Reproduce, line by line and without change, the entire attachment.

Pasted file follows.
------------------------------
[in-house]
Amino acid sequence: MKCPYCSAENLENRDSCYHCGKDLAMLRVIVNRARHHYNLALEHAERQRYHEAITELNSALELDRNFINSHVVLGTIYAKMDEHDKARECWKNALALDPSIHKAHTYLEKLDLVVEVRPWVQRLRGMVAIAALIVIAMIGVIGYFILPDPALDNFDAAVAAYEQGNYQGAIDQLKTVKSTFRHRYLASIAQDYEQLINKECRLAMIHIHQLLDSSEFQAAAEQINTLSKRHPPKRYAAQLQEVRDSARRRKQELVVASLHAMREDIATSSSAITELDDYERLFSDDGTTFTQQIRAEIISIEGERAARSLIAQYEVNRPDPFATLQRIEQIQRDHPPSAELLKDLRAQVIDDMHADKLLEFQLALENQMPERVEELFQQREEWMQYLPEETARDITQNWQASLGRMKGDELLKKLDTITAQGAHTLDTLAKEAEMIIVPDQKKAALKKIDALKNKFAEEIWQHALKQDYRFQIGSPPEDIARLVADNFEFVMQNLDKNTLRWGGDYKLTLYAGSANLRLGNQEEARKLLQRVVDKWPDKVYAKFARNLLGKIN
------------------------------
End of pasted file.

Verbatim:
[in-house]
Amino acid sequence: MKCPYCSAENLENRDSCYHCGKDLAMLRVIVNRARHHYNLALEHAERQRYHEAITELNSALELDRNFINSHVVLGTIYAKMDEHDKARECWKNALALDPSIHKAHTYLEKLDLVVEVRPWVQRLRGMVAIAALIVIAMIGVIGYFILPDPALDNFDAAVAAYEQGNYQGAIDQLKTVKSTFRHRYLASIAQDYEQLINKECRLAMIHIHQLLDSSEFQAAAEQINTLSKRHPPKRYAAQLQEVRDSARRRKQELVVASLHAMREDIATSSSAITELDDYERLFSDDGTTFTQQIRAEIISIEGERAARSLIAQYEVNRPDPFATLQRIEQIQRDHPPSAELLKDLRAQVIDDMHADKLLEFQLALENQMPERVEELFQQREEWMQYLPEETARDITQNWQASLGRMKGDELLKKLDTITAQGAHTLDTLAKEAEMIIVPDQKKAALKKIDALKNKFAEEIWQHALKQDYRFQIGSPPEDIARLVADNFEFVMQNLDKNTLRWGGDYKLTLYAGSANLRLGNQEEARKLLQRVVDKWPDKVYAKFARNLLGKIN